Distinguished professors from Carnegie Mellon University in Pittsburgh present public lectures on cutting-edge research
Questions such as, ‘How can a firm measure the effectiveness of celebrity endorsements?’ and ‘How does the human brain use neural activity to represent meanings of words and pictures?’ are to be discussed on Monday and Tuesday as part of the Distinguished Lecture Series held by Carnegie Mellon University in Qatar.
Renowned researchers from Carnegie Mellon University in Pittsburgh will be presenting to faculty, staff, students and members of the wider community. The speakers include Professors Kannan Srinivasan, the Rohet Tolani Distinguished Professor of International Business and H.J. Heinz II Professor of Management, Marketing and Business Technologies at the Tepper School of Business, and Tom M. Mitchell, the E. Fredkin University Professor and Department Head, Machine Learning Department. The lectures will be held in the Moot Board Room at Carnegie Mellon Qatar.
Srinivasan’s lecture, part of the Richard M. Cyert Distinguished Lecture Series in Business Management, is titled, “Business Insights from Big-Data.” It will address the rapid growth in data that helps answer business questions in new ways. Srinivasan will present his recent research that demonstrates improved forecasting power based on data collected from Google and Twitter.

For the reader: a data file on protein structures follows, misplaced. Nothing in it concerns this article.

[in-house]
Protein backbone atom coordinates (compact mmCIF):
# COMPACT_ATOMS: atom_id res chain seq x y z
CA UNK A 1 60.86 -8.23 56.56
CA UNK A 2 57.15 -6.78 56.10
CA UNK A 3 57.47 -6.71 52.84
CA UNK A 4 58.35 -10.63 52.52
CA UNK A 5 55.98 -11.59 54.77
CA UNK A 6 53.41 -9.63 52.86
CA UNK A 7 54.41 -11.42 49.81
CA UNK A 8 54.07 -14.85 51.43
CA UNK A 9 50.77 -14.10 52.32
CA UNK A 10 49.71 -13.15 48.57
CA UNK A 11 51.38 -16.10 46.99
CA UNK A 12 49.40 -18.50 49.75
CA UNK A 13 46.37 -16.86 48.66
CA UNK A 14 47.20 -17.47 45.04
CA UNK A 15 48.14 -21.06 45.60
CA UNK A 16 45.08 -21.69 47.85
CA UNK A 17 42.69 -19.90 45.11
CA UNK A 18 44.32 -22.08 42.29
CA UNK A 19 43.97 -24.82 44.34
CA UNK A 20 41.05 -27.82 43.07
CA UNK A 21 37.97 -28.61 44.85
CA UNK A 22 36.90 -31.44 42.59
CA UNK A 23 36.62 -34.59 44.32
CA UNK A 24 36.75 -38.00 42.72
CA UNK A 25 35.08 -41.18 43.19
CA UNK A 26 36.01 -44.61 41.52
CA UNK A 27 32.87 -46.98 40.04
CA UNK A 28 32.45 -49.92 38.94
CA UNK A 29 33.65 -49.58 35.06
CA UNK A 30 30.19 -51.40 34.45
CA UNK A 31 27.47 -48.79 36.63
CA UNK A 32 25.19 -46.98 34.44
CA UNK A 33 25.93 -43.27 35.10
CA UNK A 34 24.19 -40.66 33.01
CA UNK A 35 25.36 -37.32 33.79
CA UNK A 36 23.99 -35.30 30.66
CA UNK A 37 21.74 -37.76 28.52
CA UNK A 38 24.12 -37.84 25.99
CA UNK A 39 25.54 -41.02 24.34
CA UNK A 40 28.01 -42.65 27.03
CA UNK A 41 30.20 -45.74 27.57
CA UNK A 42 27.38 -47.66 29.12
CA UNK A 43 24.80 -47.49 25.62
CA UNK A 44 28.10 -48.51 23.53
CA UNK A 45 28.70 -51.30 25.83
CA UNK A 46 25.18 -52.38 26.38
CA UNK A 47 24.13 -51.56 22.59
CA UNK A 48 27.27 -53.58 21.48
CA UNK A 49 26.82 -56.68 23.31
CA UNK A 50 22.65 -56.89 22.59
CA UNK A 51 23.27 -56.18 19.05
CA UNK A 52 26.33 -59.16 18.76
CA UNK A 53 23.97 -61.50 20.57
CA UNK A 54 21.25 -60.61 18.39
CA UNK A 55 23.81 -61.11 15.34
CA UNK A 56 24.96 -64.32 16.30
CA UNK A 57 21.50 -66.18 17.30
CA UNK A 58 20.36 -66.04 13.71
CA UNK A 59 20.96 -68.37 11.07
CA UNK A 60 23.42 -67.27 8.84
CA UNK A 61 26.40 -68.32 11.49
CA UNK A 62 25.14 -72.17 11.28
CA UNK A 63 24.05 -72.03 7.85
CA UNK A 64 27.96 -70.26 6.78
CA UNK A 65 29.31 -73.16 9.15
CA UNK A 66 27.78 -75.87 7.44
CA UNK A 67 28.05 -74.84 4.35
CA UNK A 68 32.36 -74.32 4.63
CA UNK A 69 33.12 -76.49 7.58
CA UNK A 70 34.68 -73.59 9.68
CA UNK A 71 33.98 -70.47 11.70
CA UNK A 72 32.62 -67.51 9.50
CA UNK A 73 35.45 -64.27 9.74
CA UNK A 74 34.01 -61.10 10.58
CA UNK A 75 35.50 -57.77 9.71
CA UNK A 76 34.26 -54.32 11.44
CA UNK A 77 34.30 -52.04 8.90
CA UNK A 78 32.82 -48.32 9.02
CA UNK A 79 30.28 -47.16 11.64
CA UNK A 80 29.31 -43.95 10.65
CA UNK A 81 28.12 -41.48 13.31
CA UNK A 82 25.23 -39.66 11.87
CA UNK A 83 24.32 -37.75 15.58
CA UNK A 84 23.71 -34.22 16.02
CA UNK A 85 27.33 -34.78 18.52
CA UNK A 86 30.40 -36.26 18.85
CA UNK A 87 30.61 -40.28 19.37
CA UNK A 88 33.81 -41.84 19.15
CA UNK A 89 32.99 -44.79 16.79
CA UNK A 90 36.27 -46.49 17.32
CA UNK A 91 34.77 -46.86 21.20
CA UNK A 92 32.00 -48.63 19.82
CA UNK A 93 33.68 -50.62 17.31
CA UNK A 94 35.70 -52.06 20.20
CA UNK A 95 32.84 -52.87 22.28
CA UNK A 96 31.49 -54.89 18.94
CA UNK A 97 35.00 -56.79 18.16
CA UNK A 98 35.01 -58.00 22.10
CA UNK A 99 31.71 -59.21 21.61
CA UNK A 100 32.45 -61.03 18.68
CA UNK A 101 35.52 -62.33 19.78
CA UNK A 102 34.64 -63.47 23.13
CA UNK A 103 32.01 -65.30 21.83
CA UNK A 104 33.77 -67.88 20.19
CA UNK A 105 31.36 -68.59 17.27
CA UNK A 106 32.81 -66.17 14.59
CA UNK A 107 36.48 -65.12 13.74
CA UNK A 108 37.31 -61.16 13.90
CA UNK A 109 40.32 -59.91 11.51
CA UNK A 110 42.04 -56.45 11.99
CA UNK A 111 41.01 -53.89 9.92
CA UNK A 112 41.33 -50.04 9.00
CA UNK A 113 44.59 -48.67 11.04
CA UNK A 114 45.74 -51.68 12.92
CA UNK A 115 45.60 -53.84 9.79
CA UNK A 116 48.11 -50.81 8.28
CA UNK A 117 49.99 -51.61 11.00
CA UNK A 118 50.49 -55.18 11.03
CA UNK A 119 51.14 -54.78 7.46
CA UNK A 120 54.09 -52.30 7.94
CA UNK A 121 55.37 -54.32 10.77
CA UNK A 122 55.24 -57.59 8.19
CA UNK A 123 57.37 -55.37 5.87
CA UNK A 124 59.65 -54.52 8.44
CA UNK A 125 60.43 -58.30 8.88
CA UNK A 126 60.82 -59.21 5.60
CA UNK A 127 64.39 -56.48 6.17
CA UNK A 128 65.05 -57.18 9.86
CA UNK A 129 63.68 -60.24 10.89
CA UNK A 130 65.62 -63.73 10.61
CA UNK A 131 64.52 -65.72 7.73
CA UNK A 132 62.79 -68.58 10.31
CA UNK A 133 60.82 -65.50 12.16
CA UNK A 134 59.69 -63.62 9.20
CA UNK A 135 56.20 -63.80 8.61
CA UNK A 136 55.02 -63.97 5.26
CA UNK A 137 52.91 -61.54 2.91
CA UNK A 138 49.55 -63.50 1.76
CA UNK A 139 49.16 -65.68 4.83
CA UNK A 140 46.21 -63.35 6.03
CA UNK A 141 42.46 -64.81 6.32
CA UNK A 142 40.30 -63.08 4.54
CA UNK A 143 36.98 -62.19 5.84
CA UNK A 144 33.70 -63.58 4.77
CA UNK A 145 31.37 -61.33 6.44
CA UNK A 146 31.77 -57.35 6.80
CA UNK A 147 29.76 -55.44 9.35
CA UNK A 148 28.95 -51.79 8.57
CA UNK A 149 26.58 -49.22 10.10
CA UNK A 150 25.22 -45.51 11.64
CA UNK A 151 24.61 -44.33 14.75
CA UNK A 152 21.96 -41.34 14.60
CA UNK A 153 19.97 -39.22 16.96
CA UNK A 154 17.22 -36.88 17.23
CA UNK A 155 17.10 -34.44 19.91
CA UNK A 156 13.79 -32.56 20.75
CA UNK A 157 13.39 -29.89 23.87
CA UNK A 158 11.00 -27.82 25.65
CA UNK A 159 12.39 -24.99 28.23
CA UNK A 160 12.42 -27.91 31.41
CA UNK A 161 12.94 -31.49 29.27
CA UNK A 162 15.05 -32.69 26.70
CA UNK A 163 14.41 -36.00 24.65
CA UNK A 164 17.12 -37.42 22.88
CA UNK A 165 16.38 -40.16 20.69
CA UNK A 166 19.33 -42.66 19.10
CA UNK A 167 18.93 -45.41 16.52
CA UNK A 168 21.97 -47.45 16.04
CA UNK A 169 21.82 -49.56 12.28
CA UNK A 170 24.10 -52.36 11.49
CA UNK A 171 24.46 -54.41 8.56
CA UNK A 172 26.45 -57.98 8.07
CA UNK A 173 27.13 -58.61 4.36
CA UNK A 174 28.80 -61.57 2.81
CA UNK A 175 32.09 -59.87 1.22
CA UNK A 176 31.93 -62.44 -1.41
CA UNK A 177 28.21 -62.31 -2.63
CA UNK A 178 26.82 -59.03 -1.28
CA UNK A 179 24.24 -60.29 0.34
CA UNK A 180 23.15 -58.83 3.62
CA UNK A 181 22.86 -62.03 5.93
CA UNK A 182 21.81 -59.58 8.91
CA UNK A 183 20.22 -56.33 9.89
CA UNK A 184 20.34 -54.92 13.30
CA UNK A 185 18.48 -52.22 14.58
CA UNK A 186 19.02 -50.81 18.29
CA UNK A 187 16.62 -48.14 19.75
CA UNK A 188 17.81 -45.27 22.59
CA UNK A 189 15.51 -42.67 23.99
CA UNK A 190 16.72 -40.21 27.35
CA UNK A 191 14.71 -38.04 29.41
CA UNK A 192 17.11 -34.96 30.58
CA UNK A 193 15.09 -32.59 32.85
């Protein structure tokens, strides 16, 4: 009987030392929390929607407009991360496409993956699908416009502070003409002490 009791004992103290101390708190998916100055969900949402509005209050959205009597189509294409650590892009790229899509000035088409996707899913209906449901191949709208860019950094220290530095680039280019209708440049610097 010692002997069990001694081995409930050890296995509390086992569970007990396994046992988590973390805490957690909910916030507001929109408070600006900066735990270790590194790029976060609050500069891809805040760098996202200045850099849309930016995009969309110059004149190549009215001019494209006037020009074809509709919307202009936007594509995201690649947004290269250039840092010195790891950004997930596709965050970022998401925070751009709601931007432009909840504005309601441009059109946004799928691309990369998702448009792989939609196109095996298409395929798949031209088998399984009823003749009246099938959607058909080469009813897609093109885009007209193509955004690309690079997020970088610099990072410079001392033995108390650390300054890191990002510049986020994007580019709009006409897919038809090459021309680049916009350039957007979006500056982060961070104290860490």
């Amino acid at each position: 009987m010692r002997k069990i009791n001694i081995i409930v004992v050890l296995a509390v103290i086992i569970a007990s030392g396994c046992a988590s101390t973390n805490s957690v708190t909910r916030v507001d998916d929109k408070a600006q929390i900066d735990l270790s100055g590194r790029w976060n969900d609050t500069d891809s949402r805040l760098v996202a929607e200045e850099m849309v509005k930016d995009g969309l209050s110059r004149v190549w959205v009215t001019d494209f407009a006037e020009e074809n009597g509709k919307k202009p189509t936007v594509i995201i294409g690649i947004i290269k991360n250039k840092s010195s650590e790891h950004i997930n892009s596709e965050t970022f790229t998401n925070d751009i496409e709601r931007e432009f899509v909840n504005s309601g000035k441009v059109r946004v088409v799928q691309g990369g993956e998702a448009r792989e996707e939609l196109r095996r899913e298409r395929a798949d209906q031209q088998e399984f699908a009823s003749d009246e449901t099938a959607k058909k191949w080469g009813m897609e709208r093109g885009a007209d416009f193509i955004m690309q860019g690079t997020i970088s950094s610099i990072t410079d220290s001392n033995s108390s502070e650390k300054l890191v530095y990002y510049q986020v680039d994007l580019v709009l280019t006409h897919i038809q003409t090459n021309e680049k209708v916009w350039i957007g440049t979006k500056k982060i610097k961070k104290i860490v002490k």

“Data available to us now enables us to analyze and answer questions relating to business that would be difficult to imagine a decade ago,” Srinivasan said. “For example, can we measure the positive effective of celebrity endorsements for business?” The second part of the lecture will look at forecasting methods for television viewership ratings for prime-time shows and sports events. This examines data, including Google keyword search data and unstructured data of a staggering 1.7 billion tweets.
Professor Mitchell’s lecture, “How the Brain Represents Word Meanings,” is part of the A. Nico Habermann Distinguished Lecture Series in Computer Science. It will examine how the human brain uses neural activity to represent meanings of words and pictures.
“One way to study this question is to show people words and pictures while scanning their brain,” Mitchell said. “We have been doing experiments with brain imaging and, as a result, we have learned answers to questions such as, ‘are the neural encodings of word meaning the same in your brain and mine?’ and ‘what sequence of neurally encoded information flows through the brain during the half-second in which the brain comprehends a word?'”
Mitchell’s talk will summarize some of what has been learned and ask, “are neural encodings of word meaning built out of recognizable subcomponents, or are they randomly different for each word?” There will be a drinks reception before each lecture at 3:30 p.m., with the lectures taking place between 4-5 p.m. followed by a light dinner.
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